Sensorimotor learning allows organisms to interact adaptively with their environment, yet a detailed description of how sensory input modifies motor circuitry during learning has not been developed. Since many movement disorders involve dysfunction of motor planning and disruption of learned motor programs, understanding how motor programs are instantiated in motor circuits during learning is essential. Vocal learning in songbirds is a particularly tractable model of sensorimotor learning since birdsong is an ethological and readily quantifiable behavior, and because the neuroanatomical substrates of song production are identified and accessible. Song learning entails the convergence of juvenile song toward a tutor song, and although changes in song are associated with changes in premotor nuclei, the synaptic and cellular plasticity mechanisms underlying song learning remain unknown. This proposal describes experiments that will combine a form of rapid song learning with chronic in vivo electrophysiology in behaving animals to identify patterns of premotor activity that accompany changes in song, and utilize in vitro whole-cell recording and minimal stimulation to identify the synaptic loci and mechanisms of this plasticity. Results from these experiments will provide an integrated and comprehensive account of vocal motor learning, from synaptic plasticity to changes in circuit dynamics to altered vocal behavior, and thereby give broad insight into how the nervous system learns adaptive and complex behaviors.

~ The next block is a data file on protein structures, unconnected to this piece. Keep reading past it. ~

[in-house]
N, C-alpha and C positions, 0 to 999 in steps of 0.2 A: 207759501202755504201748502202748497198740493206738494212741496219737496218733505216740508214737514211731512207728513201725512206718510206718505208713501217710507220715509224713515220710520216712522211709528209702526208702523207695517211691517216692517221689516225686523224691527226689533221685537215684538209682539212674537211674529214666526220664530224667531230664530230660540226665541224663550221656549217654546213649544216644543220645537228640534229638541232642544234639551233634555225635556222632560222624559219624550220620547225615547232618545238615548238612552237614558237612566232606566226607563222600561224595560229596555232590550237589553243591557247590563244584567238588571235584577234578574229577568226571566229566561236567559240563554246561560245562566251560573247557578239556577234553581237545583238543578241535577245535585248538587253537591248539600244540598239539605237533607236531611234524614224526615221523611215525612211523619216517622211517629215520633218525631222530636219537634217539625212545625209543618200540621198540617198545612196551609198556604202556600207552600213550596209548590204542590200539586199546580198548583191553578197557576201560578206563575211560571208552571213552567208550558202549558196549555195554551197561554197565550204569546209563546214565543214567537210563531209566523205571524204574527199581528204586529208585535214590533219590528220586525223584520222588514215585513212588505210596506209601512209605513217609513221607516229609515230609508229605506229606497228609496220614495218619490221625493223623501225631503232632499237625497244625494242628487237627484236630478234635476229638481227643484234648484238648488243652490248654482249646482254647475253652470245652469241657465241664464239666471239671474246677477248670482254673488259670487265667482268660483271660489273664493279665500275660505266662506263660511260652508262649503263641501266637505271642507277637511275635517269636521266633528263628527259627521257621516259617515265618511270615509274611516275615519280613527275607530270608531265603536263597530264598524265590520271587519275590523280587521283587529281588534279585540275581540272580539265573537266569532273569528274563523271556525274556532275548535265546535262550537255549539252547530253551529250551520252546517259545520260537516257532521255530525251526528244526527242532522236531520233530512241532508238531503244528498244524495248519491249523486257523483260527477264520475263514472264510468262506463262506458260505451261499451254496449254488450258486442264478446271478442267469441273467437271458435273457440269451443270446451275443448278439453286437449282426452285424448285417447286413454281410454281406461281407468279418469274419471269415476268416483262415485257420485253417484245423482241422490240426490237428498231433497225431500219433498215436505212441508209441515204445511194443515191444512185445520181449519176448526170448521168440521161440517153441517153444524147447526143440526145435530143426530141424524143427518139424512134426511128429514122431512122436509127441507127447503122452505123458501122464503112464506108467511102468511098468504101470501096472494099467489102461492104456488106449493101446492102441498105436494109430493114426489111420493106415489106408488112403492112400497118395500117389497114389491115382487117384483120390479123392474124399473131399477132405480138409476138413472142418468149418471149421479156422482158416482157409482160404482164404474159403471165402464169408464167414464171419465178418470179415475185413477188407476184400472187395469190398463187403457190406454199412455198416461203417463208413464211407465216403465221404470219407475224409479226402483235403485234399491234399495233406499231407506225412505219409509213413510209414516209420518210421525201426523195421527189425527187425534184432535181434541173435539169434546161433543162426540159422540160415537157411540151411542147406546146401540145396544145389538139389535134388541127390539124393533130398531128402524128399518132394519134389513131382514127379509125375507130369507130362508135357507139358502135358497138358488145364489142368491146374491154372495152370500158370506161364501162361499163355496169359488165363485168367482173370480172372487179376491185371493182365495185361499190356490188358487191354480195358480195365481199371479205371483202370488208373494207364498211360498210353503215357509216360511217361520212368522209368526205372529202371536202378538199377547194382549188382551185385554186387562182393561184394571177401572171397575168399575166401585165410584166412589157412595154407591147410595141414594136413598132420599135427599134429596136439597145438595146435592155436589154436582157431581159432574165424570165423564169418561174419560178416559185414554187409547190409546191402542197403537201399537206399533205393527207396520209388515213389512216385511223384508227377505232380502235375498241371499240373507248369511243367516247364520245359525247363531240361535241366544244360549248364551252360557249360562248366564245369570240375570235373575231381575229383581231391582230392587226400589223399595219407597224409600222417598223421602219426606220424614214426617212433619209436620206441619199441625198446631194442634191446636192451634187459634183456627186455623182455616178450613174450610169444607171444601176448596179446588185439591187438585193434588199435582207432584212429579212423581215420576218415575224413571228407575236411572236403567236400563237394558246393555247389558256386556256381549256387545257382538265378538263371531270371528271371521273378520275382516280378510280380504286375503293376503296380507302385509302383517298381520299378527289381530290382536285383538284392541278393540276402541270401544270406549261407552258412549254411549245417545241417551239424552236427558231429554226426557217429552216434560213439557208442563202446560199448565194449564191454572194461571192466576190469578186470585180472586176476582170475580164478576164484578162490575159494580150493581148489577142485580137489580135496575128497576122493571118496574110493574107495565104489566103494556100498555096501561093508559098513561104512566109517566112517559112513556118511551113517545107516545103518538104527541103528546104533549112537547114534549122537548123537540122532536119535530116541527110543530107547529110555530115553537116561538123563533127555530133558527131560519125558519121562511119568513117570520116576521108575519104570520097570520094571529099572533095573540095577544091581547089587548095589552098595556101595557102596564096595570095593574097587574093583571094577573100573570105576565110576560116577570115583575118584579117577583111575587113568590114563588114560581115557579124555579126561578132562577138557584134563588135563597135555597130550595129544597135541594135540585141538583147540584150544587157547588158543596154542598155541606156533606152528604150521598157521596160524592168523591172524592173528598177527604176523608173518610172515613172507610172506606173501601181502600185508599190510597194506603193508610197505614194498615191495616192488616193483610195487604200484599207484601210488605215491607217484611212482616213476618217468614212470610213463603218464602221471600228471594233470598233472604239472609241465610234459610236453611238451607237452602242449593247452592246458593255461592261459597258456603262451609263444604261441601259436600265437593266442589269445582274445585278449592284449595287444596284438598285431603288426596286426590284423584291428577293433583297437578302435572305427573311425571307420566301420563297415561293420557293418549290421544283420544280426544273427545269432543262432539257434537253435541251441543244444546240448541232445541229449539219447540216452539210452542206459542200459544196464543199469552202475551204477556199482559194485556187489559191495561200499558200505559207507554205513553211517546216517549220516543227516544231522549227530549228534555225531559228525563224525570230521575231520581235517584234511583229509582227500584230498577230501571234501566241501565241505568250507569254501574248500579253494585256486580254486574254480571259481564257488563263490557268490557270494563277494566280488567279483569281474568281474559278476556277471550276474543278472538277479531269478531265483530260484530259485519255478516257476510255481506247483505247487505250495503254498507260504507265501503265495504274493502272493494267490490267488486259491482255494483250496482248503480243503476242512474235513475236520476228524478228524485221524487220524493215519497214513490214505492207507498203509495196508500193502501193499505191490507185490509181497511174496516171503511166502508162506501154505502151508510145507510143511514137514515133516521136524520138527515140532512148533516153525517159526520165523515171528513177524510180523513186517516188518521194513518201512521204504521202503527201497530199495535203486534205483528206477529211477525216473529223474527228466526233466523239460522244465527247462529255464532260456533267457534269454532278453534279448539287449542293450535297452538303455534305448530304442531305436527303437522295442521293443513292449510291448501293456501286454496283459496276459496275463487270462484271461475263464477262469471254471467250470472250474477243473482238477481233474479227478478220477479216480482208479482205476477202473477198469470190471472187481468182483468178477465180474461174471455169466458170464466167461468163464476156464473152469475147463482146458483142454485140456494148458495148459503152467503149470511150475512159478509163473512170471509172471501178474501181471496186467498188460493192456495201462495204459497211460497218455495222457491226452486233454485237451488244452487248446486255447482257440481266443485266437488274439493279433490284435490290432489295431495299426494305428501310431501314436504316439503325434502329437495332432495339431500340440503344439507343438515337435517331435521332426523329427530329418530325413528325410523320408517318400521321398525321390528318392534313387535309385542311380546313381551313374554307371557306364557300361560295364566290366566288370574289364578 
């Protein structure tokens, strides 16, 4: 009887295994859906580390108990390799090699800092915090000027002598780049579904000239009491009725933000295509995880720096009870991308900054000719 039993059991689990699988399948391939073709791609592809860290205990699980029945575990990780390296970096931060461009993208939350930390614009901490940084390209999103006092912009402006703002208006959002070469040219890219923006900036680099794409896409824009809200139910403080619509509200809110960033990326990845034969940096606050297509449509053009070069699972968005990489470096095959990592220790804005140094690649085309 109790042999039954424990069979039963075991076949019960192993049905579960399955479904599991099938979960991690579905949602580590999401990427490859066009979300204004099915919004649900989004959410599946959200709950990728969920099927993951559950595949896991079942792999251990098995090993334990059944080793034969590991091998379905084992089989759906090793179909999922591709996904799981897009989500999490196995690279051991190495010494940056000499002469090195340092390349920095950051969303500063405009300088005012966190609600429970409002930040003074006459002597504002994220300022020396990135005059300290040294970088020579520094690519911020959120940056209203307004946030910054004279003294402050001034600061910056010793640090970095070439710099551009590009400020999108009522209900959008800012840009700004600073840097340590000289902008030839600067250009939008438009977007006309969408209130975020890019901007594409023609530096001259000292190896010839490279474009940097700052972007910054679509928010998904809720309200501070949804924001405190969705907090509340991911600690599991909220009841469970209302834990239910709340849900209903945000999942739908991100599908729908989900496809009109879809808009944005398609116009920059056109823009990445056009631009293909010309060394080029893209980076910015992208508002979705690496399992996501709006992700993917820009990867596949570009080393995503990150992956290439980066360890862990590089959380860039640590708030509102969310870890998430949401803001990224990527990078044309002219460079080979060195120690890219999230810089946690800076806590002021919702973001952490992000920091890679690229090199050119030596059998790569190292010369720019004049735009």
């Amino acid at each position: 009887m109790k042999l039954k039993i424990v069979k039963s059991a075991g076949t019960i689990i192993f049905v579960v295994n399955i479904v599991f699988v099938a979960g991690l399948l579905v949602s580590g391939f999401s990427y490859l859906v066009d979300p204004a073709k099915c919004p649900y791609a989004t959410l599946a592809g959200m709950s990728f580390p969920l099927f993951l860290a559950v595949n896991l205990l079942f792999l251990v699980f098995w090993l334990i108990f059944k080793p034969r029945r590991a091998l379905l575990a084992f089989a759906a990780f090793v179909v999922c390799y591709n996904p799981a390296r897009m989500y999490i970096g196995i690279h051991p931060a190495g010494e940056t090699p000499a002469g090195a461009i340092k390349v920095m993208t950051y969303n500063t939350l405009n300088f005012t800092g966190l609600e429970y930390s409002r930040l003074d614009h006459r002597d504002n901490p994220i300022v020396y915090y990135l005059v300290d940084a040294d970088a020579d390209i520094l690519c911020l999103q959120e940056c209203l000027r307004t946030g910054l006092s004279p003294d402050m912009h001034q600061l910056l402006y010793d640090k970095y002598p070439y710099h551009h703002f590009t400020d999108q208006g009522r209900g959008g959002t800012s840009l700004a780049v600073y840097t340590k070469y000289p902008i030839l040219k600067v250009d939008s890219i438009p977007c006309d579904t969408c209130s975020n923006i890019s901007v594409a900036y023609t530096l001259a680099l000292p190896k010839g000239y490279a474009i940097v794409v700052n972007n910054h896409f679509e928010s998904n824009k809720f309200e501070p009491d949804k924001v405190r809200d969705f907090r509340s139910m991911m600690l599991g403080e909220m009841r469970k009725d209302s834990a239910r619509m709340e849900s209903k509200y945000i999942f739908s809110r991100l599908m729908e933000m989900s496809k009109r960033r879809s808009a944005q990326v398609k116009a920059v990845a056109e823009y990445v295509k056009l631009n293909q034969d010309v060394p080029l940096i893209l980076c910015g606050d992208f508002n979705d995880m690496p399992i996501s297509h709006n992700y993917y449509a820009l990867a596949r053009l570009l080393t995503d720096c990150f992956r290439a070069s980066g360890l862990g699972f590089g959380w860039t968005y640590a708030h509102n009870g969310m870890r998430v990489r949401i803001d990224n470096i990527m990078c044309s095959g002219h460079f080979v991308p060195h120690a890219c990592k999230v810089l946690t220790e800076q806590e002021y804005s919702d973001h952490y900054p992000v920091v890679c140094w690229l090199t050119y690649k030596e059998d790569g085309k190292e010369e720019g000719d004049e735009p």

The experiments in this proposal will elucidate the detailed changes in brain circuitry that underlie learning of a complex motor task. Many neurological disorders involve dysfunction of brain circuits that control motor behavior, and understanding how motor behavior is encoded by neurons in motor circuits would provide important insight into how these circuits produce disrupted behaviors in disease states.